Local playwright shifts work about African-American relationships to big screen

Friday, May 29, 2009 at 1:00am

Nashville playwright Mary McCallum has penned several provocative and popular works dealing with relationships and situations both inside the black community and throughout society as a whole.

But she'd never taken on the challenge of converting her work to another field until she had a meeting with director Howard Bell IV and producer/actress/editor Nicolle Whalen following a performance of her recent work The 70 % Club.

"Howard came to a performance and was really enthusiastic about what he saw and its possibilities as a feature film," McCallum said. "It wasn't something that I had initially thought about it, but after he explained his plans, it seemed like a great idea."

Now the filmed version of The 70 % Club has been completed, following what McCallum terms a "guerilla pace" that involved a 30-day shoot plus editing (which was done by Whalen). It will be shown Saturday night at Tennessee State University's Avon Williams campus on Charlotte Avenue at 7:30 p.m. Doors open at 6 p.m., and comedian Richard Hirsch from Comic View will perform before the screening. Tickets are $7 in advance and $12 at the door.

The 70 % Club looks at the ongoing situation in which so many women find themselves not only single, but with few prospects of even meeting potential boyfriends. It's based on findings by various surveys that show currently some 70 percent of black women are without husbands or boyfriends, as opposed to 51 percent of Latino women and 45 percent of white women. It doesn't operate from the premise that single women are helpless or that women can't exist without men. But it does raise questions about how different women handle this situation and what it might mean for society in the future.

It addresses the issue by contrasting two couples. One seems happy and fulfilled, the other is disintegrating. The play uses their ongoing relationship and problems as a mirror into a world where it's difficult to find happiness and where differing expectations and clashing viewpoints can quickly destroy any chance for long-term romantic stability.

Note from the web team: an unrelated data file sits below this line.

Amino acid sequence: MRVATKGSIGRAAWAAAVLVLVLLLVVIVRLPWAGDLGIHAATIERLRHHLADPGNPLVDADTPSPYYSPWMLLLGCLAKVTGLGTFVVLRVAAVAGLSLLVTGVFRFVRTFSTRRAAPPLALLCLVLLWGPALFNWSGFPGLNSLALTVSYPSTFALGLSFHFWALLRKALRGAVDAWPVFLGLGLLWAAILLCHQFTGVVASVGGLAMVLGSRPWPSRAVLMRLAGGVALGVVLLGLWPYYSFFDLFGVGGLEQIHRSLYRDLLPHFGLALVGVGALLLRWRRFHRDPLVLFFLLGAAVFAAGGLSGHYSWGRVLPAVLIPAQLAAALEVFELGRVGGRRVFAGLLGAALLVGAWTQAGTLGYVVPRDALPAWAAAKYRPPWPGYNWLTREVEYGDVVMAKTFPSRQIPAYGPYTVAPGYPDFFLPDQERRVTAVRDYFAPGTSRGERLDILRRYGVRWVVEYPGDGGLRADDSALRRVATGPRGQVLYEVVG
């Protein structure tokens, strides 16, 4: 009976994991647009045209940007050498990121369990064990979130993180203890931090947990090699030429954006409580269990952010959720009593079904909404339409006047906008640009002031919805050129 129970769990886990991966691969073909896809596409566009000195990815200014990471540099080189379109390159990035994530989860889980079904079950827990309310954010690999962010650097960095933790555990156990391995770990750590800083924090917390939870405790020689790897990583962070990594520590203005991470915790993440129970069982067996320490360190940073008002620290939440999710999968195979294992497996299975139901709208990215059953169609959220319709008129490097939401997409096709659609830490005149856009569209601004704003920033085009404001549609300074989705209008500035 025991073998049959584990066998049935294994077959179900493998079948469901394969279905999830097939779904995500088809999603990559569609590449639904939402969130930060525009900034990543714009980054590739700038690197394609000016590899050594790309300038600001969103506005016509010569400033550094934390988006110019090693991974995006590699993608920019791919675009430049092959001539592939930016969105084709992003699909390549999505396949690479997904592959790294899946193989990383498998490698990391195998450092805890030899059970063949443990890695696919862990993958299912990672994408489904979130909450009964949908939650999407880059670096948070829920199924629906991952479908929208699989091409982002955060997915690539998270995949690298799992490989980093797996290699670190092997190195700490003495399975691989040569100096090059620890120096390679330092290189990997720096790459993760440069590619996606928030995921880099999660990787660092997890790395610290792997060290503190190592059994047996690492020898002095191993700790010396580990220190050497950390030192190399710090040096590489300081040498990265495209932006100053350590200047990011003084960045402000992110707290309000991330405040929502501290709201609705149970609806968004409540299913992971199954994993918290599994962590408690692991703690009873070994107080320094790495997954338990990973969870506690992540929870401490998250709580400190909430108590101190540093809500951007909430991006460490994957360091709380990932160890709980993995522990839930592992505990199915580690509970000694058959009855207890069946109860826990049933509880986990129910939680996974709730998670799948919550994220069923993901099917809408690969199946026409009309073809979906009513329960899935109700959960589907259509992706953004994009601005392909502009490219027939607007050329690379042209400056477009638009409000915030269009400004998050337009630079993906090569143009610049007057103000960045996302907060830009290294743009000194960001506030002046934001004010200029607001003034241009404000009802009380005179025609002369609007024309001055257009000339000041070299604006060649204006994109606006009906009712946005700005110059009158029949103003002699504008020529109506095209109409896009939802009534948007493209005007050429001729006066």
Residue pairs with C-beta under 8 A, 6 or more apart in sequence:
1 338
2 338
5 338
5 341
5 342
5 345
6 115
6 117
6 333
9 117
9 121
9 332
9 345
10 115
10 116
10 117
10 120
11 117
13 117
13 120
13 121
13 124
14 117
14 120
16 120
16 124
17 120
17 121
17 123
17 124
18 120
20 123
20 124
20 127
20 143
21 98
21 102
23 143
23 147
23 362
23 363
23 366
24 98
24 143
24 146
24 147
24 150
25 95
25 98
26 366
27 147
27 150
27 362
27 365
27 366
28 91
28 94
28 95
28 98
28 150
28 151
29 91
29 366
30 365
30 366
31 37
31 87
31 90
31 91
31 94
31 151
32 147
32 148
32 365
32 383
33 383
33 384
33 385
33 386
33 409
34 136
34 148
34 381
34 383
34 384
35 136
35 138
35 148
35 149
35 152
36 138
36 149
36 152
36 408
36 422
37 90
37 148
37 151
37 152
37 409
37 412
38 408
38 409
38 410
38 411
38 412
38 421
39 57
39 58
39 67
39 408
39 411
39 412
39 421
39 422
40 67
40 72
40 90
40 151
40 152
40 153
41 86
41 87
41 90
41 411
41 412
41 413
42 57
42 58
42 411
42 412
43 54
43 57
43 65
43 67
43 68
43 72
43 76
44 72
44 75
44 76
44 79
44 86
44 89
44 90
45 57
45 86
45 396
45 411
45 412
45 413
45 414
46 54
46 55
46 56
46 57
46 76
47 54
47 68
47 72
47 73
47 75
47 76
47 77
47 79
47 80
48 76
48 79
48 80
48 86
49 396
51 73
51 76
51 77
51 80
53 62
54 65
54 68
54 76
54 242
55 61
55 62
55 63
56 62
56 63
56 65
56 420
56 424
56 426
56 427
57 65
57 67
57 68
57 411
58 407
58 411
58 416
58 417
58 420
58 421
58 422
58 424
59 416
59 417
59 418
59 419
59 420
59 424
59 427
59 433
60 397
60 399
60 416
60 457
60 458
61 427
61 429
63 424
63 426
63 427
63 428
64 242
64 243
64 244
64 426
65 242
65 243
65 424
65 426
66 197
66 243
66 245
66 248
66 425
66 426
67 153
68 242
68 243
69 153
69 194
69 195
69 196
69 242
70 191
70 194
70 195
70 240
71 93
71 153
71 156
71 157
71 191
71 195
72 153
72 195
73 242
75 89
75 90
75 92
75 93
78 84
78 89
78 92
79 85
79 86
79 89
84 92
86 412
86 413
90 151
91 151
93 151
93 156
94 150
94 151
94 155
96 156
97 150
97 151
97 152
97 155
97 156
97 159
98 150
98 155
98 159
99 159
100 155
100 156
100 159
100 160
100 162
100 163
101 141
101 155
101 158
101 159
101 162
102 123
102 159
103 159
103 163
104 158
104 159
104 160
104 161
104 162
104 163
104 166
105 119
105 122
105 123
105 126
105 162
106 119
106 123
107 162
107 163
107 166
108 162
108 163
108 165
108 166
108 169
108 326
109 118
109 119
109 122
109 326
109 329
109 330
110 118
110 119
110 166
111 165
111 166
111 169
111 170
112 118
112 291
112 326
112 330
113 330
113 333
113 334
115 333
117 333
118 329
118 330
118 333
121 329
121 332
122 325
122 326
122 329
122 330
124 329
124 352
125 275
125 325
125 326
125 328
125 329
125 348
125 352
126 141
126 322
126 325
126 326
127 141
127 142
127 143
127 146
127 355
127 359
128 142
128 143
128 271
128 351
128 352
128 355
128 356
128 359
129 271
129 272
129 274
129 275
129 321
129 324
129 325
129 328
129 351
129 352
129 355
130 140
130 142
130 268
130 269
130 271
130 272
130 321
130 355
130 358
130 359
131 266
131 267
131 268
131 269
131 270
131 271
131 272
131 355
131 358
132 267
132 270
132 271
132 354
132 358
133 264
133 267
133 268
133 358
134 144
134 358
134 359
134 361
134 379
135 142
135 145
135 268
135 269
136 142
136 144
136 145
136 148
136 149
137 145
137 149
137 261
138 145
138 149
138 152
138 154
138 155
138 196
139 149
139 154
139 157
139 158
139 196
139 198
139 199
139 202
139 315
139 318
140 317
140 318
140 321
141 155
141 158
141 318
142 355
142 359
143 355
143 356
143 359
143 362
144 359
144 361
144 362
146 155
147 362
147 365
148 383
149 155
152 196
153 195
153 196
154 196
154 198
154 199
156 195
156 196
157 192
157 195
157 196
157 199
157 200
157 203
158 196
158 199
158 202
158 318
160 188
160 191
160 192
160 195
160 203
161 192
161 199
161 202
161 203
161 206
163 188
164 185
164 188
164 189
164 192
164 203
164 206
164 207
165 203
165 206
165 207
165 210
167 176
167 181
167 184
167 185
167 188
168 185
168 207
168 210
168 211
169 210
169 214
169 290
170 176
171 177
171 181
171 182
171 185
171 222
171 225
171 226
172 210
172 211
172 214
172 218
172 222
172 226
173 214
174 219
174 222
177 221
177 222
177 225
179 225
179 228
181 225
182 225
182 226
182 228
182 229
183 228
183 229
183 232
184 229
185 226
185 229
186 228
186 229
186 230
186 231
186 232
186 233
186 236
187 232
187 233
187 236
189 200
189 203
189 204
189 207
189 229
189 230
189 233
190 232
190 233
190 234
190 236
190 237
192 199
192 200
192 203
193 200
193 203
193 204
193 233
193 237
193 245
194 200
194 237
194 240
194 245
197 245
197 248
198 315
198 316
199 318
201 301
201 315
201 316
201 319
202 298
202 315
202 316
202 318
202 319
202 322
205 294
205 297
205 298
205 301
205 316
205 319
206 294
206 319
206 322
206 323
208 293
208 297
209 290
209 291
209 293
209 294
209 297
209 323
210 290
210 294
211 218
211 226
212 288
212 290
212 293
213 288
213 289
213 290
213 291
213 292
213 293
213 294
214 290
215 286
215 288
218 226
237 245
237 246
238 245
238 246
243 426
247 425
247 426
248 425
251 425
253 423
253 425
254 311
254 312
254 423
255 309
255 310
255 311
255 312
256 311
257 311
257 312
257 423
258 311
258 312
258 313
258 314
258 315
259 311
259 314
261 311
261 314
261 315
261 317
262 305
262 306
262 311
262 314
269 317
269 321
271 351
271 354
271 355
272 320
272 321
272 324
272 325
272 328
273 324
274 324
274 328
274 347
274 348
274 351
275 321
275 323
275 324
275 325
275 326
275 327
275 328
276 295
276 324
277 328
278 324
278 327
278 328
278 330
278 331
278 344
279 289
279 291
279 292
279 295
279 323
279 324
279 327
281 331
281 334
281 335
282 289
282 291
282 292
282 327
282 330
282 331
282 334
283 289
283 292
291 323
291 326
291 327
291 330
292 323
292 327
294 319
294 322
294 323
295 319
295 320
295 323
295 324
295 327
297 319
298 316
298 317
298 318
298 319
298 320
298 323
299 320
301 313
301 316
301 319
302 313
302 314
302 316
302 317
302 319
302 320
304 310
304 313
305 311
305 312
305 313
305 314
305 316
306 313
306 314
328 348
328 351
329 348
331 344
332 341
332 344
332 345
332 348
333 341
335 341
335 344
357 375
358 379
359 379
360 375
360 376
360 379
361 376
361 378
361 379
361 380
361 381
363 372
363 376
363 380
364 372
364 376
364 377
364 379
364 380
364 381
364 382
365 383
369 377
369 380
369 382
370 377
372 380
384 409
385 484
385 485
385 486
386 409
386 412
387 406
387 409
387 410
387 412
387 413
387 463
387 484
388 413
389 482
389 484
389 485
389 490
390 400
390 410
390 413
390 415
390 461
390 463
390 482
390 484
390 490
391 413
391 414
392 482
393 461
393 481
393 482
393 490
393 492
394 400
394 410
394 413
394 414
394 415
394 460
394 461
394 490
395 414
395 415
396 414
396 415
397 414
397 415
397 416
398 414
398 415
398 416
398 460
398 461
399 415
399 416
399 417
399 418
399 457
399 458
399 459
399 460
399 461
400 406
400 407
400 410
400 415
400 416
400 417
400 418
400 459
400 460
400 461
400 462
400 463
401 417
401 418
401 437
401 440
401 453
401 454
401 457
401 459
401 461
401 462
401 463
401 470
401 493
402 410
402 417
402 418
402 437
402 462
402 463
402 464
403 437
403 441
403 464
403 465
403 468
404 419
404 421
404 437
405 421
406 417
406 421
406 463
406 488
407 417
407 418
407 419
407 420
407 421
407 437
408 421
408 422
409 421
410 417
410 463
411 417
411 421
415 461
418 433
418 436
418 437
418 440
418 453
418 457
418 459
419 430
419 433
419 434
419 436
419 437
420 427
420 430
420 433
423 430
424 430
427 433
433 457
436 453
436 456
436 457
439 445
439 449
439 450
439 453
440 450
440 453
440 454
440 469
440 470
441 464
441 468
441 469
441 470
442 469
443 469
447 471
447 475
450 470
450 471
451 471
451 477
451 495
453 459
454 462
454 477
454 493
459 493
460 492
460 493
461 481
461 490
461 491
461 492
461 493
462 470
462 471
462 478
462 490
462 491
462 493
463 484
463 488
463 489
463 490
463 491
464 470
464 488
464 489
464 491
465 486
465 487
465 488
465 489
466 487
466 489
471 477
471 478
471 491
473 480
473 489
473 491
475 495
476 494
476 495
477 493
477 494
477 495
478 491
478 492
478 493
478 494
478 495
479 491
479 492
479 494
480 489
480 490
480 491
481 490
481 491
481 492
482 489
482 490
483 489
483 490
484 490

McCallum, who did the screenplay, said it wasn't quite as difficult as she anticipated in making the thematic switch, but that there were some things that had to be adjusted.

"There were some areas in the play that didn't really fit into a film setting and had to be cut," McCallum said. "But there were also some things that we could get into with the movie that we had to shorten a bit in terms of the play. When you're talking about camera angles and different locales, you get some additional freedom. But you have to be careful because in the play it's mainly about dialog and exposition. With a film, you also have to think about supporting action and other areas where you might need to add some elements."

The cast includes Darius Willis, David Chattam, Shawn Shitsell, Tamiko Robinson, Alicia Ridley, Molly Breen, Rashad Rayford, Lene India and McCallum. DVDs will be available soon online at 70percentclub.com.

"This was a great challenge, and I'm really pleased with what Howard and Nicolle did in helping us transfer this to film," McCallum said. "I think even if you haven't seen the play that you'll appreciate it, and if you have you'll get a different type of appreciation for it after seeing it on the big screen."